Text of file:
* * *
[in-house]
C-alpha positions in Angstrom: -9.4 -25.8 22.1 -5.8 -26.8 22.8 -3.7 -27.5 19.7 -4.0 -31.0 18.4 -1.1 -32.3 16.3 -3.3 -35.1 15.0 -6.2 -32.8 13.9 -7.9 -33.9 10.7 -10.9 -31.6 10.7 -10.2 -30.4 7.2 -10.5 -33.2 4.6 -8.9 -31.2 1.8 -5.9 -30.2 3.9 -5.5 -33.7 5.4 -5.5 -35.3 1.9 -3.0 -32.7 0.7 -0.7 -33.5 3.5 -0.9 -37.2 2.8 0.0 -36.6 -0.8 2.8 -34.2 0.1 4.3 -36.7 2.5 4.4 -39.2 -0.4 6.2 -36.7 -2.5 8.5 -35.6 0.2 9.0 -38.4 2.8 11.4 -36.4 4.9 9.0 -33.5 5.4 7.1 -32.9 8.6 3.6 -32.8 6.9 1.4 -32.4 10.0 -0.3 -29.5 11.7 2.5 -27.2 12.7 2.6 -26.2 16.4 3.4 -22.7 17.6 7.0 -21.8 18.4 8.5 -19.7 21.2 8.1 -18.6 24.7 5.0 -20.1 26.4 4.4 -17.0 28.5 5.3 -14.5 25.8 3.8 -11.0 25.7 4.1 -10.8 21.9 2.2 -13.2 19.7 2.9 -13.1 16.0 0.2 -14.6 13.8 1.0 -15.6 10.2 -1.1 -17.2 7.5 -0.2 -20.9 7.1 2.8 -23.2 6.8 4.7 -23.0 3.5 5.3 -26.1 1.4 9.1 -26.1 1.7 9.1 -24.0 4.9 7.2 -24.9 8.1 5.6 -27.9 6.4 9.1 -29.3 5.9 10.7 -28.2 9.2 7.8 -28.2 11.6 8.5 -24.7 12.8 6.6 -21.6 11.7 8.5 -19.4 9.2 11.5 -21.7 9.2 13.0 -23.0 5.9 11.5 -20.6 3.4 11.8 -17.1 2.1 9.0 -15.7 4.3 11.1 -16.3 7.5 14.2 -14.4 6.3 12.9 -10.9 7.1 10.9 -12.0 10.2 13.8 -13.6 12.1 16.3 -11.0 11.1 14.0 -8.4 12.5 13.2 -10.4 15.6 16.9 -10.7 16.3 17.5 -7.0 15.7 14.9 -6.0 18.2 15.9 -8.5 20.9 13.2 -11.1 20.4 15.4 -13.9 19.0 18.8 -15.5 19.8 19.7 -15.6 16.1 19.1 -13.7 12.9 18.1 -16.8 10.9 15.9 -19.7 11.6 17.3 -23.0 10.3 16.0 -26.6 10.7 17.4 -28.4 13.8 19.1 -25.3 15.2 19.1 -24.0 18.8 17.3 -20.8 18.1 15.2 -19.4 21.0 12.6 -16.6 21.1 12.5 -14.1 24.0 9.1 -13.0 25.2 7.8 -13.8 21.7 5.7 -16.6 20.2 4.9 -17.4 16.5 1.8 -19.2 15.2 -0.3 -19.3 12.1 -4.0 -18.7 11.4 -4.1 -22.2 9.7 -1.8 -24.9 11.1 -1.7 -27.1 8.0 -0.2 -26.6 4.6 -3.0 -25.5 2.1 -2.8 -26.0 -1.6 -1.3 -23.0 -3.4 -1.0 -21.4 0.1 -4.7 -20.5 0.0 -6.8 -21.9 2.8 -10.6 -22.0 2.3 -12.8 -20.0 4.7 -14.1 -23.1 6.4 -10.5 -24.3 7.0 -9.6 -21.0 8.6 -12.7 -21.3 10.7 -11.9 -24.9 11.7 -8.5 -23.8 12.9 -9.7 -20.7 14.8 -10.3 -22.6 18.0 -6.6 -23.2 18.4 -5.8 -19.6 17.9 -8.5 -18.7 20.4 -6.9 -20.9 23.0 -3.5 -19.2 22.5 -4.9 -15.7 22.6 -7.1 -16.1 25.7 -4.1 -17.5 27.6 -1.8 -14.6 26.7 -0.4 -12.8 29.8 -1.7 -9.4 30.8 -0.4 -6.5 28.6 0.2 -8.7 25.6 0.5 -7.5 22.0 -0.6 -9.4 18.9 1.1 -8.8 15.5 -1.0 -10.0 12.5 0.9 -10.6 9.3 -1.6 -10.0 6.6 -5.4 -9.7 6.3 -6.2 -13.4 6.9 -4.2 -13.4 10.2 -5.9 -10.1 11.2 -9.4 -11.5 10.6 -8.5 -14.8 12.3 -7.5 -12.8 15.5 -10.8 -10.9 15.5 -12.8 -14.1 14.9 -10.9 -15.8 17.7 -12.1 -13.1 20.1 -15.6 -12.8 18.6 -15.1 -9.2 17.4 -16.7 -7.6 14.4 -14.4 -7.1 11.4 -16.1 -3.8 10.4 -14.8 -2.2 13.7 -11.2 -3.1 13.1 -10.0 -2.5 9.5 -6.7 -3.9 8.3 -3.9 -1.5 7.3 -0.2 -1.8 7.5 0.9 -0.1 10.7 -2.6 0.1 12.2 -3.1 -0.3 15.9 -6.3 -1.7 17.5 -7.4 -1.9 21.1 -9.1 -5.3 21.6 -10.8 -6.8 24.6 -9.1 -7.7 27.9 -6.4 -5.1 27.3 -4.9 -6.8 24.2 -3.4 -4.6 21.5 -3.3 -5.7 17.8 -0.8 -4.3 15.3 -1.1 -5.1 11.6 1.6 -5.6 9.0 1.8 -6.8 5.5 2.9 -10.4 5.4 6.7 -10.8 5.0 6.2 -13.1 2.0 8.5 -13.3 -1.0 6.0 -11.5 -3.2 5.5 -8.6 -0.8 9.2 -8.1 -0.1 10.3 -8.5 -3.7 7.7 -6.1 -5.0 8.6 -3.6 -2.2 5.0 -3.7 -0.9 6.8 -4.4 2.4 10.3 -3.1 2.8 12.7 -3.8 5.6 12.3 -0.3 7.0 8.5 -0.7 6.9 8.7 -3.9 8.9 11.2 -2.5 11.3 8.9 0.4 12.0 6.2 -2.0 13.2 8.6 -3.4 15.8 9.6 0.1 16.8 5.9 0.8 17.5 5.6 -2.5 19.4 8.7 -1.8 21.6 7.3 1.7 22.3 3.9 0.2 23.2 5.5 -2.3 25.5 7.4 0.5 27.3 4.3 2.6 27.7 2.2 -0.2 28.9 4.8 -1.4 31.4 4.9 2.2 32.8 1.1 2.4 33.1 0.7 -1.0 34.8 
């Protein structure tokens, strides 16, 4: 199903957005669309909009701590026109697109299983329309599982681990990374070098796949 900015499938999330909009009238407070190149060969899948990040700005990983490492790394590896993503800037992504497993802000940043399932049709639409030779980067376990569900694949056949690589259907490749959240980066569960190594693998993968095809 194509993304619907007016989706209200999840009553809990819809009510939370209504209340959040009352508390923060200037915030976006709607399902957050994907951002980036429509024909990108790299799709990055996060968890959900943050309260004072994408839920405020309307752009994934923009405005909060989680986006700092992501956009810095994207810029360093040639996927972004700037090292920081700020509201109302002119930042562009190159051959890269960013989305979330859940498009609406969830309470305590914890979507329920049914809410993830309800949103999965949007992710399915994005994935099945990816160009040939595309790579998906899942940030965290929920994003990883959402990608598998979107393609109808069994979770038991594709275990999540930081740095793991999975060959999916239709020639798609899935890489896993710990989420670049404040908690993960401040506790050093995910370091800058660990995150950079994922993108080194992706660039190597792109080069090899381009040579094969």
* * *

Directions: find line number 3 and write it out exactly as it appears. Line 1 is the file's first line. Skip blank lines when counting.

């Protein structure tokens, strides 16, 4: 199903957005669309909009701590026109697109299983329309599982681990990374070098796949 900015499938999330909009009238407070190149060969899948990040700005990983490492790394590896993503800037992504497993802000940043399932049709639409030779980067376990569900694949056949690589259907490749959240980066569960190594693998993968095809 194509993304619907007016989706209200999840009553809990819809009510939370209504209340959040009352508390923060200037915030976006709607399902957050994907951002980036429509024909990108790299799709990055996060968890959900943050309260004072994408839920405020309307752009994934923009405005909060989680986006700092992501956009810095994207810029360093040639996927972004700037090292920081700020509201109302002119930042562009190159051959890269960013989305979330859940498009609406969830309470305590914890979507329920049914809410993830309800949103999965949007992710399915994005994935099945990816160009040939595309790579998906899942940030965290929920994003990883959402990608598998979107393609109808069994979770038991594709275990999540930081740095793991999975060959999916239709020639798609899935890489896993710990989420670049404040908690993960401040506790050093995910370091800058660990995150950079994922993108080194992706660039190597792109080069090899381009040579094969």